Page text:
A selective and motivated reading of Veer Savarkar has suppressed the many facets of his worldview which portray him as a nationalist and patriot
If one were to designate one historic national leader who has received unfair and indifferent treatment in independent India then the name of Veer Savarkar, whose 49th death anniversary passed on 26th February, must perhaps come first. At the hands of the ill-informed, the half-read, self-styled historians, politico-intellectuals and pseudo-academics, the legacy of Savarkar’s contribution to national emancipation and to the formulation of a national political discourse and vision has received a deliberate and motivated short shrift.
Rarely does one see a political leader whose political incarceration lasted over decades — the colonial Government considered Savarkar so dangerous for their continued political domination that his incarceration, arrest, confinement in some form or other lasted from 1911 to around 1937 — an unparalleled saga of victimisation and sacrifice for the political emancipation of one’s motherland.
Reaching the Cellular Jail a little after the first batch of political prisoners under Barindra Kumar Ghose, Upendranath Banerjee and Ullaskar Dutta were deported to rot in that colonial hell-hole, Savarkar underwent the torturous daily grind, a grind that almost always killed the spirit and often the body as well. Yet the deep urge for revolution had engendered a rare resilience in him, as it had in a number of the early and now forgotten revolutionaries.
It such a resilience that made him write from Cellular jail, “Fortunately for me my mind has so quickly adapted itself to the changes in circumstances. It seems so strange that a nature so restless and active, roaming over continents, should so quickly feel quite at home in a cell hardly a dozen feet in length. And yet one of the kindest gifts of Providence to Humanity is this plasticity, this adaptability of human mind to the ever changing environments of life.” Ironically a discerning Member of Parliament noted how the Cellular Jail light and sound show today mentions Savarkar twice in the commentary while referring to his jailors at least a dozen times!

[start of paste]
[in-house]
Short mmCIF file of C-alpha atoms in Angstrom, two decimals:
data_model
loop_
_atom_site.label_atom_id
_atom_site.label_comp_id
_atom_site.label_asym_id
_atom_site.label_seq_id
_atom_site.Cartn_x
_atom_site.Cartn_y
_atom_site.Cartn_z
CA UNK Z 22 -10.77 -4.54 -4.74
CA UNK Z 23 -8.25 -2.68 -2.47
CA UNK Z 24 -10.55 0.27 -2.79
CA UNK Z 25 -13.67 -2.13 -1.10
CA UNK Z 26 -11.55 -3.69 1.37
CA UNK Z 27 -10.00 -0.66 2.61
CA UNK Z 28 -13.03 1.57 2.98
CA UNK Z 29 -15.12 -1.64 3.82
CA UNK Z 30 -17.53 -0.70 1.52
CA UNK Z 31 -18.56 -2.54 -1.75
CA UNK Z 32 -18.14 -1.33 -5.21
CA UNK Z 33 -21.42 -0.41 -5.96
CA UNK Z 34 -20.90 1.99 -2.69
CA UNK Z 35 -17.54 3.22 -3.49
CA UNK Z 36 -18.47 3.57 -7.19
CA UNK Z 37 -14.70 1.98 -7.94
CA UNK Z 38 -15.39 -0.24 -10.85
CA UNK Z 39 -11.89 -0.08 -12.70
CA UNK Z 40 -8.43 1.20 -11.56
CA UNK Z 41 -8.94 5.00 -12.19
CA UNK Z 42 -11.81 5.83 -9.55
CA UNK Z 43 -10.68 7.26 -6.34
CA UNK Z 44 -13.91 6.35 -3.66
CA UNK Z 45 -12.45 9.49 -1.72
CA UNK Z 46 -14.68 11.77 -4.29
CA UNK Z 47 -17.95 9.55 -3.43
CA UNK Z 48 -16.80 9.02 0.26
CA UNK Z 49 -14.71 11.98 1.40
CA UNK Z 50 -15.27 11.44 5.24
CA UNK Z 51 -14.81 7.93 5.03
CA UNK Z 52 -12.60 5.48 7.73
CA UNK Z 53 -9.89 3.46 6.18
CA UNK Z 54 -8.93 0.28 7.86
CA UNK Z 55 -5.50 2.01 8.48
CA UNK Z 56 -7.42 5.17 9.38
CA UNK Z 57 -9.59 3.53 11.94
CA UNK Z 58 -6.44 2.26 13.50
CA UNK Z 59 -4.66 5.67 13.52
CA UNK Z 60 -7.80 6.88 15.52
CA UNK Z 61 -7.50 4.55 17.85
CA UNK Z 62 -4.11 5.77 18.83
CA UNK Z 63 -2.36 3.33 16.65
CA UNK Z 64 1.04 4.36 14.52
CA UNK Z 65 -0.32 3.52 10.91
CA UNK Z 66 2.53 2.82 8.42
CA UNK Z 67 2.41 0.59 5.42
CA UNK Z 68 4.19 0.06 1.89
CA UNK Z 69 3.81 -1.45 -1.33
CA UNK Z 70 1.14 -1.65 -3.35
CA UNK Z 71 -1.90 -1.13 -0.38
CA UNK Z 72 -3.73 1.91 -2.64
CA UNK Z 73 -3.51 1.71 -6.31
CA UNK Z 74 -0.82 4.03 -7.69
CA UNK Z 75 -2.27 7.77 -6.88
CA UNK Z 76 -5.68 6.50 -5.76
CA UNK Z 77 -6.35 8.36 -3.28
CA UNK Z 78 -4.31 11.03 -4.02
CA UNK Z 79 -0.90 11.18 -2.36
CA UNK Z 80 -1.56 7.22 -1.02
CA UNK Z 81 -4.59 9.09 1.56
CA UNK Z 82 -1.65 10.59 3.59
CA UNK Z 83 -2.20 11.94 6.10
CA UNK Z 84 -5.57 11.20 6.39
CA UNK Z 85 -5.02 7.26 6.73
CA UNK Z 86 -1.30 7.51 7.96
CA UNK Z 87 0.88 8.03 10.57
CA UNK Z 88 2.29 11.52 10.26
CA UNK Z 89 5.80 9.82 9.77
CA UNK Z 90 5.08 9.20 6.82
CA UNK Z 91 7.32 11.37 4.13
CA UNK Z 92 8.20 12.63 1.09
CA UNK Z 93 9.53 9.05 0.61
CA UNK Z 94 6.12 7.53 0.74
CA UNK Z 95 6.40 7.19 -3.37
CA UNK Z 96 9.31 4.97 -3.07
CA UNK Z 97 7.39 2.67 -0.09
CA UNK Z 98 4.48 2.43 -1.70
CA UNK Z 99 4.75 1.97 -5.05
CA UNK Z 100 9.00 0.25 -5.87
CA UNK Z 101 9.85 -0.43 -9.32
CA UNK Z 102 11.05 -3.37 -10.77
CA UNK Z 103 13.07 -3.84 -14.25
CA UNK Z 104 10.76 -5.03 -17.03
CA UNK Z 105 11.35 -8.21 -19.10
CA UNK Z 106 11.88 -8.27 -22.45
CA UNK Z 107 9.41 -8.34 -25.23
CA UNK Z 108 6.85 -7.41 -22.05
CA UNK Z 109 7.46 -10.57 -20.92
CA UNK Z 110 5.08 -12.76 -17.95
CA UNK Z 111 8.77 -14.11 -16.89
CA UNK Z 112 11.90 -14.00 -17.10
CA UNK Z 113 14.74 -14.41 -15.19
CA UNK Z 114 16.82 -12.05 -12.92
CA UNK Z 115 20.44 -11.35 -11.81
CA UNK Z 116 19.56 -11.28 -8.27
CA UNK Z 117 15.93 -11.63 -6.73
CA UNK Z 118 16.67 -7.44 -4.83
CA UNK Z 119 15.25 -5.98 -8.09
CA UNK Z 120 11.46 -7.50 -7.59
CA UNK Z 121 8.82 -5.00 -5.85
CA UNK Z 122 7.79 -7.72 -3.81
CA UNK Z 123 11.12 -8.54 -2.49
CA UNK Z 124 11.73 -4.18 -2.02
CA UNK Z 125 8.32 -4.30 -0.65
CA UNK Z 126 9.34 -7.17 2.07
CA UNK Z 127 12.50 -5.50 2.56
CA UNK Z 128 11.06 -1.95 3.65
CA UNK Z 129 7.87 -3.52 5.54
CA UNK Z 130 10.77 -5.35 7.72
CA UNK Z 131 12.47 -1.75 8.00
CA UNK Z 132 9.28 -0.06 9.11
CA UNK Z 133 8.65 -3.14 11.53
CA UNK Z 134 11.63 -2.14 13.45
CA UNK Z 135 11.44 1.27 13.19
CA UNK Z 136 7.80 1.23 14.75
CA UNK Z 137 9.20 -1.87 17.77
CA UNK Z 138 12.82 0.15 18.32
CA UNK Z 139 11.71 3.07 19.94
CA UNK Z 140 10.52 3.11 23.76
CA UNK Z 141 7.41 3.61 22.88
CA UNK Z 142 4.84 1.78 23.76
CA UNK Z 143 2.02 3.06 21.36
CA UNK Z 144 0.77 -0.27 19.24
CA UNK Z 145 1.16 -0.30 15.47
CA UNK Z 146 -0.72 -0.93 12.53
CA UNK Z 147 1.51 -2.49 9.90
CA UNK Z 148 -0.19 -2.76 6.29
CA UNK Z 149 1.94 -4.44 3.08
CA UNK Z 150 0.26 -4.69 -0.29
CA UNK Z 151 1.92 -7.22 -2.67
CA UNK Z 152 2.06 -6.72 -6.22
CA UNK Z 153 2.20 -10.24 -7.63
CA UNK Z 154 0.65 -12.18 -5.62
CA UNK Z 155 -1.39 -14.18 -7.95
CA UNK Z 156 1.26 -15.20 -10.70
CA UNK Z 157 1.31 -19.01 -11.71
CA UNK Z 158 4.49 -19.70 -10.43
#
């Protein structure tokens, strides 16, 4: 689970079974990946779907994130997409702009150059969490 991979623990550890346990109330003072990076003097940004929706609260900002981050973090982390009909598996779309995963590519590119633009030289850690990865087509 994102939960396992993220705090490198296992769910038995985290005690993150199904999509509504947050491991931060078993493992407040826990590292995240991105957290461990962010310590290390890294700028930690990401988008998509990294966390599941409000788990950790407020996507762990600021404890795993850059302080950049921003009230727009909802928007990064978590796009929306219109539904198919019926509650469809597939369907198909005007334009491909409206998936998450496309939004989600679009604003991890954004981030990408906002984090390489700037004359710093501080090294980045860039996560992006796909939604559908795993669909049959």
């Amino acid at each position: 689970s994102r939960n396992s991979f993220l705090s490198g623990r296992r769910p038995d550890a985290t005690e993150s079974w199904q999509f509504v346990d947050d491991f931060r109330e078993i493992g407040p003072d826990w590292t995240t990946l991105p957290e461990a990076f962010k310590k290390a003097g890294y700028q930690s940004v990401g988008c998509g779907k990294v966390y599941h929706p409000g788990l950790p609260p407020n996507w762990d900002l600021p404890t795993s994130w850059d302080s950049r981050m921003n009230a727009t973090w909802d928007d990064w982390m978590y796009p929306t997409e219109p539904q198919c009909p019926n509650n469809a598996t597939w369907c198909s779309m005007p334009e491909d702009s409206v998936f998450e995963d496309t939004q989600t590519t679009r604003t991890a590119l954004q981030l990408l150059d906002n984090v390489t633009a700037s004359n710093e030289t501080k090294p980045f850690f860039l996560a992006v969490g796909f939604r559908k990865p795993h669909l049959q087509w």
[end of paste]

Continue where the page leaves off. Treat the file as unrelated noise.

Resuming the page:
The reading of Savarkar continues to be selective. Why, for example, is it not adequately pointed out that there was no shred of evidence against Savarkar in the Mahatma Gandhi assassination case, and that even stalwarts like BR Ambedkar confessed to how the entire thing was set up due to Jawaharlal Nehru’s acute aversion and hatred for the man? Why is not known that Nathuram Godse denounced Savarkar, when the latter argued “that any Indian Government formed to conduct” the “freed Indian State should be no longer looked upon as a Government of a party — a Congress Government — but must be honoured and obeyed as a National Government of Hindustan and [that] howsoever they deplored the creation of Pakistan their future motto should be a loyal and all out support to the newly born Free Indian State. Thus alone would it be possible to safeguard the newly won Freedom.”
Savarkar’s insistence on hoisting the “tri-colour with the wheel” along with the “bhagwa flag”, his emphasis that the new Government must be recognised as a National Government whatever may be the elected party leading it, and must be supported by all patriots” was unacceptable to Godse.
A selective and motivated reading of Savarkar has succeeded in suppressing the many facets of his worldview, facets which invariably portray him as a pre-eminent nationalist and a patriot. One can hardly differ with Savarkar when he says, “Hindudom cannot advance or fulfil its life-mission unless and until our Motherland is set free and consolidated into an Indian State in which all our countrymen to whatever religion or sect or race they belong are treated with perfect equality and none allowed to dominate others or is deprived of his just and equal rights of free citizenship as long as everyone discharges the common obligations and duties which one owes to the Indian Nation as a whole.”
Yet, Savarkar’s multi-layered legacy has largely remained un-assessed — its marginalisation in the last six decades has served certain political interests.